By Meghan Tribe | October 30, 2018
Soon after boasting that it would surpass Quinn Emanuel Urquhart & Sullivan as a litigation powerhouse (https://www.law.com/americanlawyer/2018/08/02/is-this-the-fastest-growingfirm-in-big-law/), Pierce Bainbridge Beck Price & Hecht has recruited four new partners and an executive to the rapidly expanding firm in the past week.
Former Paul, Weiss, Rifkind, Wharton & Garrison associate Jeffrey Newton and ex-Reed Smith counsel Tillman Breckenridge joined as partners in New York and Washington, D.C., respectively. The firm also added Kristin Darr, an attorney who was strategic marketing manager at Linklaters in New York, as of counsel and chief marketing officer.
Those additions come just days after Pierce Bainbridge announced its addition of ex-Davis Polk & Wardwell partner Patrick Bradford and former Wilson Sonsini Goodrich & Rosati senior associate Craig Bolton as partners in New York, where Pierce Bainbridge opened an office earlier this year (http://www.law.com/therecorder/2018/07/10/fast-growing-la-boutiqueexpands-in-new-york/).
“We’re really putting together the best of the best from the big firms,” said managing partner John Pierce, who founded the firm (https://www.law.com/almID/1202776068666/) in early 2017.
Pierce, a former partner at Latham & Watkins and Quinn Emanuel, started what is now Pierce Bainbridge following his sudden departure from K&L Gates in 2016 (https://www.law.com/sites/almstaff/2016/06/06/a-new-kl-gates-hirequickly-and-quietly-departs/). He briefly served as the co-head of K&L Gates’ litigation group, which hired him earlier that year from Latham to serve as a partner in its Silicon Valley office and in its Pittsburgh headquarters.
Pierce reappeared a year later as managing partner and co-founder of Pierce Sergenian, alongside former Quinn Emanuel colleague David Sergenian.
While Sergenian subsequently left Pierce Sergenian to form his own shop, Pierce Bainbridge has been on a lateral tear in its short life span, recruiting from a number of Am Law 100 firms and going through several name changes (https://www.law.com/americanlawyer/2018/03/26/ex-big-law-partnersboutique-has-both-a-new-name-and-office/) in the process.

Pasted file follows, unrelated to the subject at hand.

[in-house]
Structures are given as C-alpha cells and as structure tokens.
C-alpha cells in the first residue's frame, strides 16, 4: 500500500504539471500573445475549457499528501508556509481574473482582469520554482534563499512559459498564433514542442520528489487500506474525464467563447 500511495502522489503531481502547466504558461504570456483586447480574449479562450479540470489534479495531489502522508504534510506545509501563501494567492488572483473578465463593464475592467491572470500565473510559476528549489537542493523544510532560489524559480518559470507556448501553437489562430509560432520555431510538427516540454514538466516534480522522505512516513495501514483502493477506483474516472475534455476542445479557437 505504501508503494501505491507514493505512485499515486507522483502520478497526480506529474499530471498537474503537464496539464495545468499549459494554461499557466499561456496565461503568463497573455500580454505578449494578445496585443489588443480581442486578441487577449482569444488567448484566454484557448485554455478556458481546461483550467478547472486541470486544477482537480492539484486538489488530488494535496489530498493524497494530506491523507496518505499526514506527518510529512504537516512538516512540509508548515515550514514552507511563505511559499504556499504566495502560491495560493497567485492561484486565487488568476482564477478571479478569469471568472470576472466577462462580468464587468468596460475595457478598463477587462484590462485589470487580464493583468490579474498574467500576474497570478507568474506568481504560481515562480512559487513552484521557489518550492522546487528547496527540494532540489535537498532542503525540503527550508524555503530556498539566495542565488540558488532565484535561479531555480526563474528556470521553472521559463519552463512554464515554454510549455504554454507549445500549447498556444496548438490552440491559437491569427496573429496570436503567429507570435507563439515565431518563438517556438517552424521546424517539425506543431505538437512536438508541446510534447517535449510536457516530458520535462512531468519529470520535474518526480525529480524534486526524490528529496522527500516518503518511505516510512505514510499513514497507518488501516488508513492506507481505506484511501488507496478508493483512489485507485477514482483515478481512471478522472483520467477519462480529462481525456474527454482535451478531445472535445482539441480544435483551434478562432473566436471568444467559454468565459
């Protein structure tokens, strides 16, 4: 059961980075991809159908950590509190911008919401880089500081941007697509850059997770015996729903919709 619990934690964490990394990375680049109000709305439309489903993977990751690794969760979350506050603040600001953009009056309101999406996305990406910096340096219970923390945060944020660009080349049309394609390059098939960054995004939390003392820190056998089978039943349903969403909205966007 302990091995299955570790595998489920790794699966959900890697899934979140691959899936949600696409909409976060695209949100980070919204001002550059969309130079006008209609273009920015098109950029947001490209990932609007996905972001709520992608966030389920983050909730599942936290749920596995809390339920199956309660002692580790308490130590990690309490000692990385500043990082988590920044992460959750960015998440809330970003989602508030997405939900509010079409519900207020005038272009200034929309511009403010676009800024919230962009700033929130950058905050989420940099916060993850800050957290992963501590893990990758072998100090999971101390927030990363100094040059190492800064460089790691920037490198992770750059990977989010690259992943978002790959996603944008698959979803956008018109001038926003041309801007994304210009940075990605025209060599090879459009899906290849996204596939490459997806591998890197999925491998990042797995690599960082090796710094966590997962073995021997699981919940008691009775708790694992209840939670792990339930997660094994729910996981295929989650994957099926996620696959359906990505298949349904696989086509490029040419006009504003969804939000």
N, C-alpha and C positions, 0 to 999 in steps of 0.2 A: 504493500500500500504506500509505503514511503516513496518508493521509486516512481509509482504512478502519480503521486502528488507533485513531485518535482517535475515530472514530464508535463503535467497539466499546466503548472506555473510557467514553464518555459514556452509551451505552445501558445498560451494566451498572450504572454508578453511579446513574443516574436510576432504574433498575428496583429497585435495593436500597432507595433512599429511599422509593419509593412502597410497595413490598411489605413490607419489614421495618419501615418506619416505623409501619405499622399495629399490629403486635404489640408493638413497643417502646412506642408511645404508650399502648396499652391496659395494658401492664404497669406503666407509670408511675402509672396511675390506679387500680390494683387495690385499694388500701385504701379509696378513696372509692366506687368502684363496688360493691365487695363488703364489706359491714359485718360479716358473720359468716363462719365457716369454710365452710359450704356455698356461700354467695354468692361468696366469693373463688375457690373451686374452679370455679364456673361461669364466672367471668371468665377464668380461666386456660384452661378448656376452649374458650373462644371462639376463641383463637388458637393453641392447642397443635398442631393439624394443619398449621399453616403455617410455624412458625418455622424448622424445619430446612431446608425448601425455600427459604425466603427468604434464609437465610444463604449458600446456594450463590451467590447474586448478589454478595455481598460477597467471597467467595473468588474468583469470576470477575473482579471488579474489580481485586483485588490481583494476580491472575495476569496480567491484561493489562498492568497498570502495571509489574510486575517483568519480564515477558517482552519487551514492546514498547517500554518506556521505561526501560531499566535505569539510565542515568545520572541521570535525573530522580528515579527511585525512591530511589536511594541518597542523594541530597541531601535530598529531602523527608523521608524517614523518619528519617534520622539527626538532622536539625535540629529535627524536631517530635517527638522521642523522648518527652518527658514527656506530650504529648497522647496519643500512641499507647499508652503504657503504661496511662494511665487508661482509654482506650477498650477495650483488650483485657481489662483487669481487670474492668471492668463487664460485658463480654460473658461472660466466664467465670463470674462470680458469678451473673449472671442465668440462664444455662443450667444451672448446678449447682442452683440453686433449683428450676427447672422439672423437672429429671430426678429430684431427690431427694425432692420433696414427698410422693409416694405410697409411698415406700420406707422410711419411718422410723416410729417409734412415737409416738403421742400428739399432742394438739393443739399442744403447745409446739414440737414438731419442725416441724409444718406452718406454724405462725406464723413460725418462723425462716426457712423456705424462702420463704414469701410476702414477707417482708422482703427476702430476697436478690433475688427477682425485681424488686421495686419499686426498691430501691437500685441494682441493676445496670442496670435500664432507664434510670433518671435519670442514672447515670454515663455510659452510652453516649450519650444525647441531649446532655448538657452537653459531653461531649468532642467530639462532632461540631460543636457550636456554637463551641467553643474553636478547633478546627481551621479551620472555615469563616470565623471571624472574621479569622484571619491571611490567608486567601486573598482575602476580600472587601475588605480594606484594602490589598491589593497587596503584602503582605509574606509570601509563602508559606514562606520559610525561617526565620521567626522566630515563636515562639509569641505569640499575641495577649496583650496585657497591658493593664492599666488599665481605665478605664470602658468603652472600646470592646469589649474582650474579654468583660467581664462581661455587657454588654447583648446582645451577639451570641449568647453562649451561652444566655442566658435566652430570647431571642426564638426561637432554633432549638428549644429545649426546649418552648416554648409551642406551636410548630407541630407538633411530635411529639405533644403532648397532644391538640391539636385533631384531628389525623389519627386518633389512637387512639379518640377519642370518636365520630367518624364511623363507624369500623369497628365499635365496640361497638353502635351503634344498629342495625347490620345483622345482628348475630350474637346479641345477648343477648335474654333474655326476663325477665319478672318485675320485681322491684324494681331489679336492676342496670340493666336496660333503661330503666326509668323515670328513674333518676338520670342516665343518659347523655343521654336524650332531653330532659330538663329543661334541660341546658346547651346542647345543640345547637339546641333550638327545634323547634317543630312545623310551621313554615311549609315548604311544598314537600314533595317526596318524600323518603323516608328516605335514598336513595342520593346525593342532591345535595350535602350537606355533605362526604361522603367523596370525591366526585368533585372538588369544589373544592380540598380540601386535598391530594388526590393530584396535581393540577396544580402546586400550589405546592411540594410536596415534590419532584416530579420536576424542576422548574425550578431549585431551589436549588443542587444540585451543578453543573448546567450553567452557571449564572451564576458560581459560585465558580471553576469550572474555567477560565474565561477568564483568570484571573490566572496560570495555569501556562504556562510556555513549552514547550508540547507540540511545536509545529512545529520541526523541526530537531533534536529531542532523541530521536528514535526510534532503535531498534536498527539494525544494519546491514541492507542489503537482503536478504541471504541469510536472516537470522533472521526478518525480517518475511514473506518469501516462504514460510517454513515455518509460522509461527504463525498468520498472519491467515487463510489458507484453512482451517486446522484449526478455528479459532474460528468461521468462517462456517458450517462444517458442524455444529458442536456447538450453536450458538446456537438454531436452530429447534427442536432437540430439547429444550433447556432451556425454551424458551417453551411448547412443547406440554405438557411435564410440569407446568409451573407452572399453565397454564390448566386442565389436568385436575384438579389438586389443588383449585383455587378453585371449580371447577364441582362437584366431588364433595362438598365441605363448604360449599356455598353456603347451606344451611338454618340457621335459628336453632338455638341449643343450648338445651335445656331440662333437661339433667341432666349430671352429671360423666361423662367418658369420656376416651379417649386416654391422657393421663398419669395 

“There’s a very self-selecting person that ends up at a young company like this,” said Bolton, who focused on complex commercial and intellectual property disputes at Wilson Sonsini.
“One of the fun things about Wilson Sonsini is we work with a lot of these sort of young, dynamic companies that were disrupting existing organizations,” Bolton said. “So jumping over to a place like Pierce Bainbridge, it’s exciting. It’s basically an opportunity to join one of those companies—to be a part of something that’s new, innovative and trying to change a business model that’s existed for a long time.”
Just a few months after opening up shop, Pierce Bainbridge struck a deal with Scottsdale, Arizona-based litigation financier Pravati Capital (https://www.law.com/americanlawyer/almID/1202785191902/), becoming one of the first public examples of a portfolio financing for a firm’s slate of contingency matters. The firm has also made strategic investments in technology, partnering with artificial intelligence system ROSS Intelligence (https://www.prnewswire.com/news-releases/artificial-intelligence-is-the-newhi-tech-game-changer-for-lawyers-300693001.html) to use its litigation-focused research tools to streamline its services.
The firm’s willingness to experiment extends to the way it structures its fees, new partners said.
“I do believe the firm encourages you to develop new business and bring it in with a price structure that works for you,” said its newest hire Bradford, who was the first African-American equity partner at Davis Polk.
While Bradford said he would ideally like to bill clients at $800 an hour, he said a benefit of his new firm is the freedom to make arrangements that work for both the client and the firm.
“We’re not giving our services away for free,” he said. “But I would say that flexibility in pricing is a big selling point, especially when you have people who are working together for the first time.”
Newton, who spent seven years at Paul Weiss, echoed that point.
“The ability to come up with a fee arrangement and a way to work a case for a client is candidly something that can be harder at a firm with a more entrenched model that is reliant on a certain level of fees just because of the overhead,” Newton said.
“That sort of dynamism is another thing that has attracted clients and me, candidly, to Pierce Bainbridge,” he added.
Newton first joined Paul Weiss in 2009 but left a year later for successive clerkships with the U.S. Court of Appeals for the Second Circuit and the U.S. District Court for the Southern District of New York. Newton returned to Paul Weiss in 2012, where he worked on complex litigation matters, including securities class actions.
In his move to Pierce Bainbridge, he is also joined by Breckenridge, an appellate litigation partner at Bailey & Glasser in Washington, D.C. Before joining the litigation firm, Breckenridge was a senior associate at Fulbright & Jaworski and counsel at Reed Smith, where he worked in each firm’s U.S. Supreme Court and appellate practice.
There are many more lateral additions on the horizon, Pierce said, declining to name specifics.
“Nothing and no one is going to stop us,” said Pierce of his firm’s latest hires. “We have cracked the code of building a law firm for the digital age.”
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